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Therapy for Depression

At NYU Langone Psychiatry Associates, a psychiatrist, psychologist, or licensed clinical social worker may offer therapy to manage depression. Therapy can help people with depression change beliefs or behaviors that lead to negative emotions.

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Psychotherapy, or “talk” therapy, involves meeting with a mental health professional to identify and work through problems that may contribute to or result from depression. Psychotherapy usually takes place one-on-one with an NYU Langone psychiatrist, psychologist, or licensed clinical social worker. 

NYU Langone therapists use a variety of techniques to manage depression. These include relationship building between you and the therapist, discussing how depression affects your daily life, improving communication, and encouraging behavioral changes to improve overall mental health. 

Psychotherapy can be used alone or in combination with medication to manage depression. It has been shown to help prevent a recurrence of a major depressive episode. The length of treatment varies, but most people work with a therapist for 12 to 16 weeks.

Cognitive Behavioral Therapy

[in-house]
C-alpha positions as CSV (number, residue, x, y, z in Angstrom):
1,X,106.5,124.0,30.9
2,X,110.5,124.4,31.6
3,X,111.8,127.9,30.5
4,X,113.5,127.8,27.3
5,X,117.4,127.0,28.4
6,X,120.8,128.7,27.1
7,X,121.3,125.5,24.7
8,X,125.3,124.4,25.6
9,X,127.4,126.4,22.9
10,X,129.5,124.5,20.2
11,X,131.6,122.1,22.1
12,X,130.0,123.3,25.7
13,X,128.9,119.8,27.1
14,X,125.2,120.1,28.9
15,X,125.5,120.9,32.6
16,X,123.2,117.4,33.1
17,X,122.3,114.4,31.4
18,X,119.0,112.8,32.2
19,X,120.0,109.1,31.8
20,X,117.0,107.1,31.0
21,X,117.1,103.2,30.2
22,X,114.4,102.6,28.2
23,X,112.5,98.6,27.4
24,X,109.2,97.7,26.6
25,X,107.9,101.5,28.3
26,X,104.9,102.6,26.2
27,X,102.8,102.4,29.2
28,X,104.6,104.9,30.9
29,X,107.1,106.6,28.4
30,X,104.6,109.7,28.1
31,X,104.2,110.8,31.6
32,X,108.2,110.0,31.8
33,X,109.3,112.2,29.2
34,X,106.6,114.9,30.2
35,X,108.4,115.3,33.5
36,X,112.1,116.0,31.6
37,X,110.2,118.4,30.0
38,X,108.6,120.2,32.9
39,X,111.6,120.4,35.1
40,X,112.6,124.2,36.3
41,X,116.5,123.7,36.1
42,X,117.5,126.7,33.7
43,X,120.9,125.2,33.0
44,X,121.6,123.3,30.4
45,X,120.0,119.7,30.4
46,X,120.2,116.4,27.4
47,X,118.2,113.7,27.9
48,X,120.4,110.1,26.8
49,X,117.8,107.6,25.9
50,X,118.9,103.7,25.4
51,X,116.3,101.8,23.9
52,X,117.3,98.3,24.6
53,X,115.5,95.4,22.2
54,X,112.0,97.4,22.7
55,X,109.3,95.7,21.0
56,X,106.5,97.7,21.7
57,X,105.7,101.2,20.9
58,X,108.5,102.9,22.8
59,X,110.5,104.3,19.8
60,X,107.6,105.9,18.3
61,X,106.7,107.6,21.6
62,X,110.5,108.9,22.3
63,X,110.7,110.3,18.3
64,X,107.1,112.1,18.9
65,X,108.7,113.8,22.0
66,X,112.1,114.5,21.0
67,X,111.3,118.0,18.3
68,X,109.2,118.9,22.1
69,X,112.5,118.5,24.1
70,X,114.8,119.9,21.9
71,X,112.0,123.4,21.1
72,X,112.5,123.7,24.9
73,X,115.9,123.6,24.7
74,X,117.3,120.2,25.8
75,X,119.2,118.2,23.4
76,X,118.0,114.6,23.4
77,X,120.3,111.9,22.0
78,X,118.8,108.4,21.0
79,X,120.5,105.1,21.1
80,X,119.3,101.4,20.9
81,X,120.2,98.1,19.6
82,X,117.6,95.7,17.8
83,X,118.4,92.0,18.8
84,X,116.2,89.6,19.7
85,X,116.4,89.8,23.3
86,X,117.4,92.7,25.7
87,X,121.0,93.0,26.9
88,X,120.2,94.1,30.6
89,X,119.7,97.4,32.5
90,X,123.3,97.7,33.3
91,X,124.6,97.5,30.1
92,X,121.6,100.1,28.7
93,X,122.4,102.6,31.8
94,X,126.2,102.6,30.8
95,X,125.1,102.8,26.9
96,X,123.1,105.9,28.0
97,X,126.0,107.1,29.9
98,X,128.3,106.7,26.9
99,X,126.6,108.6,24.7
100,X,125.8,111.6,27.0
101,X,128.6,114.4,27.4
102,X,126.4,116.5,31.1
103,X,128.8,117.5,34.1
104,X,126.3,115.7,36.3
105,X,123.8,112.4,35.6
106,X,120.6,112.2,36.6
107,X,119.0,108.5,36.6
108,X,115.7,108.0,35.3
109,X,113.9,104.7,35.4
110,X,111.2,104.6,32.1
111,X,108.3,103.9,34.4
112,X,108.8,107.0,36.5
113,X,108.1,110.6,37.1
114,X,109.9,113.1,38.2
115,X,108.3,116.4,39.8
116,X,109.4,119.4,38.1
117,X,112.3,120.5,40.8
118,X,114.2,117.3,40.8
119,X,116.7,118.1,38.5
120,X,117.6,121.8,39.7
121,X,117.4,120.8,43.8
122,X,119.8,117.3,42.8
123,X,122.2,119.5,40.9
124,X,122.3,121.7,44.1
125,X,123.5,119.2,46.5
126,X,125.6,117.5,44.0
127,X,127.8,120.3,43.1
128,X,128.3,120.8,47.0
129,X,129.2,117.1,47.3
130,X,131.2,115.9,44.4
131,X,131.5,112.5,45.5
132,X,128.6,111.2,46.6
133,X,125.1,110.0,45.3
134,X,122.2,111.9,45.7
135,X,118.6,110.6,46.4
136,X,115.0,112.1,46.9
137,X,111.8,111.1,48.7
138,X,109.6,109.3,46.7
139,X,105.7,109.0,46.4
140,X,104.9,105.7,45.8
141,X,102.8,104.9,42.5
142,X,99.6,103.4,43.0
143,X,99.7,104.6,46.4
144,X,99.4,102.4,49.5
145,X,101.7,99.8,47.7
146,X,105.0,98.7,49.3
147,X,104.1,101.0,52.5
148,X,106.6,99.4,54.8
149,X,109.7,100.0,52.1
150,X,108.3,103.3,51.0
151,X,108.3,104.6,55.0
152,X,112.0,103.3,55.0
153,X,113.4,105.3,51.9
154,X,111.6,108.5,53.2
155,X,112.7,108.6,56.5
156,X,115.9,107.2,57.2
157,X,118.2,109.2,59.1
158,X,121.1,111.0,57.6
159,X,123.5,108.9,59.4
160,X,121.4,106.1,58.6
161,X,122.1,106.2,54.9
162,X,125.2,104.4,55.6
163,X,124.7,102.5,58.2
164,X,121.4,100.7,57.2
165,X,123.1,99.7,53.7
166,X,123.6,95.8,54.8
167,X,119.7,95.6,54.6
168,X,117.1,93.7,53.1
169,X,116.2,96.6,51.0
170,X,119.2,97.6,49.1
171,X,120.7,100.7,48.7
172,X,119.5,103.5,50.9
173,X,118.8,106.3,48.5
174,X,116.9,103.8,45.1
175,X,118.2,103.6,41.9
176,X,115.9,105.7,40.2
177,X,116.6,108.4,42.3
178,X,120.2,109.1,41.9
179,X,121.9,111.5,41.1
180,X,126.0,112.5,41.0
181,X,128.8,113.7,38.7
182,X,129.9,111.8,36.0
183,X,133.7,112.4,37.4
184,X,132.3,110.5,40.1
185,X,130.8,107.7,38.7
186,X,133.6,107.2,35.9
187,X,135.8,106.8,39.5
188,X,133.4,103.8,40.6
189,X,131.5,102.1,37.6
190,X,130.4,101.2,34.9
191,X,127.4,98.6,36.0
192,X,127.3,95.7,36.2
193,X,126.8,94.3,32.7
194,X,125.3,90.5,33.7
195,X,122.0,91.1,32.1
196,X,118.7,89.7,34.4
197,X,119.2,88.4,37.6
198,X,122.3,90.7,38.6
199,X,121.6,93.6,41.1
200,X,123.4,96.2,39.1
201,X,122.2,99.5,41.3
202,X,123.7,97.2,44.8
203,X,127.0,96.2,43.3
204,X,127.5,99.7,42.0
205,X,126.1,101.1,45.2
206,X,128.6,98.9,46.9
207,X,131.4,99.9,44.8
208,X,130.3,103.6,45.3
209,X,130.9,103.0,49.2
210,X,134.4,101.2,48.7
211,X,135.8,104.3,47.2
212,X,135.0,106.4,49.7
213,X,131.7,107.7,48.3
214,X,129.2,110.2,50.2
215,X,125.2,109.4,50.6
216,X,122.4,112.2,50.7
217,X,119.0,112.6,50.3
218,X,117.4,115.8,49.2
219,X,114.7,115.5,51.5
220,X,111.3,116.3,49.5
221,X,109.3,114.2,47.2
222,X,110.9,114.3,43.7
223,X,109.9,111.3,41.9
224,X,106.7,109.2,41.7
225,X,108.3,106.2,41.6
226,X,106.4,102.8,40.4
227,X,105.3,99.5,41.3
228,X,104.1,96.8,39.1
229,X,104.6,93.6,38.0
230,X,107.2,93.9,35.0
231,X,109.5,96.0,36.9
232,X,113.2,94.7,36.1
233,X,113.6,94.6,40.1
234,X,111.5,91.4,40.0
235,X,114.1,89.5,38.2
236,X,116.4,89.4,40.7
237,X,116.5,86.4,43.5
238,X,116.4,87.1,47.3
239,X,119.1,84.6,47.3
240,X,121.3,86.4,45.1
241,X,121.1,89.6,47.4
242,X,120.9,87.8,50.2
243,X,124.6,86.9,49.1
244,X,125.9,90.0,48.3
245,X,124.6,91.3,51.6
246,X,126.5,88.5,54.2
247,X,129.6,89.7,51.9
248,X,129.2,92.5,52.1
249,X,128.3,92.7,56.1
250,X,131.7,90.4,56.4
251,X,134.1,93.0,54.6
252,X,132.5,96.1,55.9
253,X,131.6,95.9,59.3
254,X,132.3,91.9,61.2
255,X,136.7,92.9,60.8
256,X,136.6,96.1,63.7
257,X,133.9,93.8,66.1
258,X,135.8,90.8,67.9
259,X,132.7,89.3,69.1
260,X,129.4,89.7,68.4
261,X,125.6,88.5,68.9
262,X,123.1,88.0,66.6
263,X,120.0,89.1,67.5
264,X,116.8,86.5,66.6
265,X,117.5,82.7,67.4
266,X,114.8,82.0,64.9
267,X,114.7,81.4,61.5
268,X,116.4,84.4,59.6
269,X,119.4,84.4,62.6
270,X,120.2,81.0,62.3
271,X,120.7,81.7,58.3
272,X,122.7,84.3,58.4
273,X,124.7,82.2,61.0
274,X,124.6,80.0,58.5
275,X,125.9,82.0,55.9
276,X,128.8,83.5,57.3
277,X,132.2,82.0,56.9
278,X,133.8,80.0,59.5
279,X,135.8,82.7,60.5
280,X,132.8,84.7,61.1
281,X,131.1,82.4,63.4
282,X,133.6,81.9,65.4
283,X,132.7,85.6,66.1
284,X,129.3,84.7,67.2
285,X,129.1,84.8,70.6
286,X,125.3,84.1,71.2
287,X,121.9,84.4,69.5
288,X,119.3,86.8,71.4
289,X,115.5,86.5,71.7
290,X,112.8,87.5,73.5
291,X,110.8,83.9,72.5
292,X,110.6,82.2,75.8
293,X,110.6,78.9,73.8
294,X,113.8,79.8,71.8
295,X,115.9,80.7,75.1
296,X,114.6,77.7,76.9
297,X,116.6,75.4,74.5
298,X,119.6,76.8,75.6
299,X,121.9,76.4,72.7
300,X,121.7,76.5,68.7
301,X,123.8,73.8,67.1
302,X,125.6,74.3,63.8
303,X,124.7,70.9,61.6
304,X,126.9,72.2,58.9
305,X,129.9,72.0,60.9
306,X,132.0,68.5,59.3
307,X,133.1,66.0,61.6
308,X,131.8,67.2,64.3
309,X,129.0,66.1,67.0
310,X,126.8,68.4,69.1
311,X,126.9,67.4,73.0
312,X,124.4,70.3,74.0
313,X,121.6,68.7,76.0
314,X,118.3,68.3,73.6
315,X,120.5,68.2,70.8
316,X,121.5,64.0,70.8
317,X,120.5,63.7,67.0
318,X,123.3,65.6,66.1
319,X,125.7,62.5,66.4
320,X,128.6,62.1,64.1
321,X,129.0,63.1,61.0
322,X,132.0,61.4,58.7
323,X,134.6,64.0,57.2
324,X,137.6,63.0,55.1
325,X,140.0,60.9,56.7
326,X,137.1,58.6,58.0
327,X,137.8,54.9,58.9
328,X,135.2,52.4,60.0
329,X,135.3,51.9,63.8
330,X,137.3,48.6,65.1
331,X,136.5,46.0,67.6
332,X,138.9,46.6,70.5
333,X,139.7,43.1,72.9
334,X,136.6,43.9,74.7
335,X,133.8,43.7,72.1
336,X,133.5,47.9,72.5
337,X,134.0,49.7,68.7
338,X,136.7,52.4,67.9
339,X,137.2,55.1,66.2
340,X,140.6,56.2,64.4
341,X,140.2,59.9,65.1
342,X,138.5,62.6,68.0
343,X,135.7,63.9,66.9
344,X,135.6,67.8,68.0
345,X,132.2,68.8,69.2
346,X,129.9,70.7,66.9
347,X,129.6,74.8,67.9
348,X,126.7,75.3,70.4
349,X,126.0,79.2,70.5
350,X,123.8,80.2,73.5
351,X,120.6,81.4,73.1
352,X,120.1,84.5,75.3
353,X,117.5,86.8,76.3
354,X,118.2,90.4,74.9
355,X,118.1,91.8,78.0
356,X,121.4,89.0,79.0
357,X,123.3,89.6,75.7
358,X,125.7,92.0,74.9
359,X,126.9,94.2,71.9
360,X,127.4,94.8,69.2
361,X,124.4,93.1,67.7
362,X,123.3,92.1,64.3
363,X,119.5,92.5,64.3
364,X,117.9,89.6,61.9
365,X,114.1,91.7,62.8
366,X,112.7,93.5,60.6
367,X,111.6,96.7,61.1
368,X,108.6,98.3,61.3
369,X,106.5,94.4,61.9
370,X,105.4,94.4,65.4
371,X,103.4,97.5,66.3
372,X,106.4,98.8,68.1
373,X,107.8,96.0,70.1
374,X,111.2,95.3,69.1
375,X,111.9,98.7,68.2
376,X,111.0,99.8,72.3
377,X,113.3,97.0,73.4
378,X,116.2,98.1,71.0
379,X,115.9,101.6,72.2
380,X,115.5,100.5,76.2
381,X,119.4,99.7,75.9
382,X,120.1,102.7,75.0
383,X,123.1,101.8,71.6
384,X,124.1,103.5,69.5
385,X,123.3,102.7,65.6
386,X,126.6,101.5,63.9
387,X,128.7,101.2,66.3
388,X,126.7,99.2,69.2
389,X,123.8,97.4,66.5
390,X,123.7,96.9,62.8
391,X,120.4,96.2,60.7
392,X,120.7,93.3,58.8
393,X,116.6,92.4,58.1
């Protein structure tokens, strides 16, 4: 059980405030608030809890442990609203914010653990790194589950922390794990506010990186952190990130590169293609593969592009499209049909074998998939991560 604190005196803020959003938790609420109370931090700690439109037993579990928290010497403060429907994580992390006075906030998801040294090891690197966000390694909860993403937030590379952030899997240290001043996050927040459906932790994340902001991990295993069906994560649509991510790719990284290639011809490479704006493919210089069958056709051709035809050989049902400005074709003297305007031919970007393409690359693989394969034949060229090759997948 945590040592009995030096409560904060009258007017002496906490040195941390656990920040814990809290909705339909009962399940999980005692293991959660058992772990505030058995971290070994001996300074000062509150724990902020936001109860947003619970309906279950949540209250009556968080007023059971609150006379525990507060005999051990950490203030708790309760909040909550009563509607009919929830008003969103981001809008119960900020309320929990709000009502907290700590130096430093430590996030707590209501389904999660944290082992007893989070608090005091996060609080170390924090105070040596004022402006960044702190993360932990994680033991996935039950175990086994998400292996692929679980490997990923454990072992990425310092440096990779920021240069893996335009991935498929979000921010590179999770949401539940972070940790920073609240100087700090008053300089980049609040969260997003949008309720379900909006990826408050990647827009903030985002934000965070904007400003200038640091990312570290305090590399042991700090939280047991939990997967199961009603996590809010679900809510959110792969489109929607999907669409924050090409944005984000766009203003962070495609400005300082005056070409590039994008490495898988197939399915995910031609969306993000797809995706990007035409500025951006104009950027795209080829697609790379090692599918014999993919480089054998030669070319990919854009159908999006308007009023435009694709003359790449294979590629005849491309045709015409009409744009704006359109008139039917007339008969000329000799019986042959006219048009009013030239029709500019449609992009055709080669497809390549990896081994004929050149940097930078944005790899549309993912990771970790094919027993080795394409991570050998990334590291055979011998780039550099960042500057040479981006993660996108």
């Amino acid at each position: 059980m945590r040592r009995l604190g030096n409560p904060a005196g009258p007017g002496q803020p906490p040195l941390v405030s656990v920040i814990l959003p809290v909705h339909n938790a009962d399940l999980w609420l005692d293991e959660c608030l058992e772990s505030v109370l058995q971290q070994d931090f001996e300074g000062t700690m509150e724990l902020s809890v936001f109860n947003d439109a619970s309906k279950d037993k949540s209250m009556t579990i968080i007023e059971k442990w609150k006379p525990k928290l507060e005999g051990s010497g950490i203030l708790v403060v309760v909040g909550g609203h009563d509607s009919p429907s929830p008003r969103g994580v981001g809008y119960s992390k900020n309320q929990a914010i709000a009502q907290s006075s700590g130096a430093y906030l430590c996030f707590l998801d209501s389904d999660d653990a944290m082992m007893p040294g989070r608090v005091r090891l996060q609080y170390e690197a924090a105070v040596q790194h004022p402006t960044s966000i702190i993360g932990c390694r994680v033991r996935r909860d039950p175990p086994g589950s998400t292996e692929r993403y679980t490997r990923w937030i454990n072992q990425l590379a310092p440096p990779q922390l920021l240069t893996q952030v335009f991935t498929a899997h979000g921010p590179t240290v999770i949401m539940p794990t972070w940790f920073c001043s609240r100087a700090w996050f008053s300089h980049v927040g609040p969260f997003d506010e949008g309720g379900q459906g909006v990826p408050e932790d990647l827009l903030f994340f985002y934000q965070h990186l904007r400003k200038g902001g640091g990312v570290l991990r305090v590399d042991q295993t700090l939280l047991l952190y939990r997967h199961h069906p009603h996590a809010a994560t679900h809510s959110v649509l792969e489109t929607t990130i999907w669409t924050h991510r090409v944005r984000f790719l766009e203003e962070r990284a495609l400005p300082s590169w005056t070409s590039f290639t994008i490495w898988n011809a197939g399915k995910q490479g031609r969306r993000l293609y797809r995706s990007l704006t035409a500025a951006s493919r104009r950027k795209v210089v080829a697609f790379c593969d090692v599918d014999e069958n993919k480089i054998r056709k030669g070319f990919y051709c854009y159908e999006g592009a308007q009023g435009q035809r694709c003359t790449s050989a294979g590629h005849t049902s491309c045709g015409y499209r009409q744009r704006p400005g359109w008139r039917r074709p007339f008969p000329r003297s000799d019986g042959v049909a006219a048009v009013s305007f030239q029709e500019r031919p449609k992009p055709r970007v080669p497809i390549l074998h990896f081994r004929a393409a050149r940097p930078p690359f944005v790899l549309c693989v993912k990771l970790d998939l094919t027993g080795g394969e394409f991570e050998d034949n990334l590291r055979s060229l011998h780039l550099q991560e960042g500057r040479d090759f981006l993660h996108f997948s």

Cognitive behavioral therapy has been shown to be effective for mild to moderate depression, as well as for preventing a recurrence of depression. There are two aspects to this type of therapy—the cognitive component, which helps to change how a person views a situation, and the behavioral component, which helps to change how a person reacts to the situation. 

Cognitive behavioral therapy is a short term treatment, typically given for 1 hour per week for 12 to 16 weeks. Therapy may last longer for people with more persistent symptoms of depression. Cognitive behavioral therapy may be given alone or in combination with medication.

During therapy sessions, a person works with an NYU Langone therapist to learn how thoughts, feelings, and behaviors influence one another. The therapist explains how to test the reality of thoughts and perceptions in order to manage symptoms of depression.

Our Research and Education in Depression

Learn more about our research and professional education opportunities.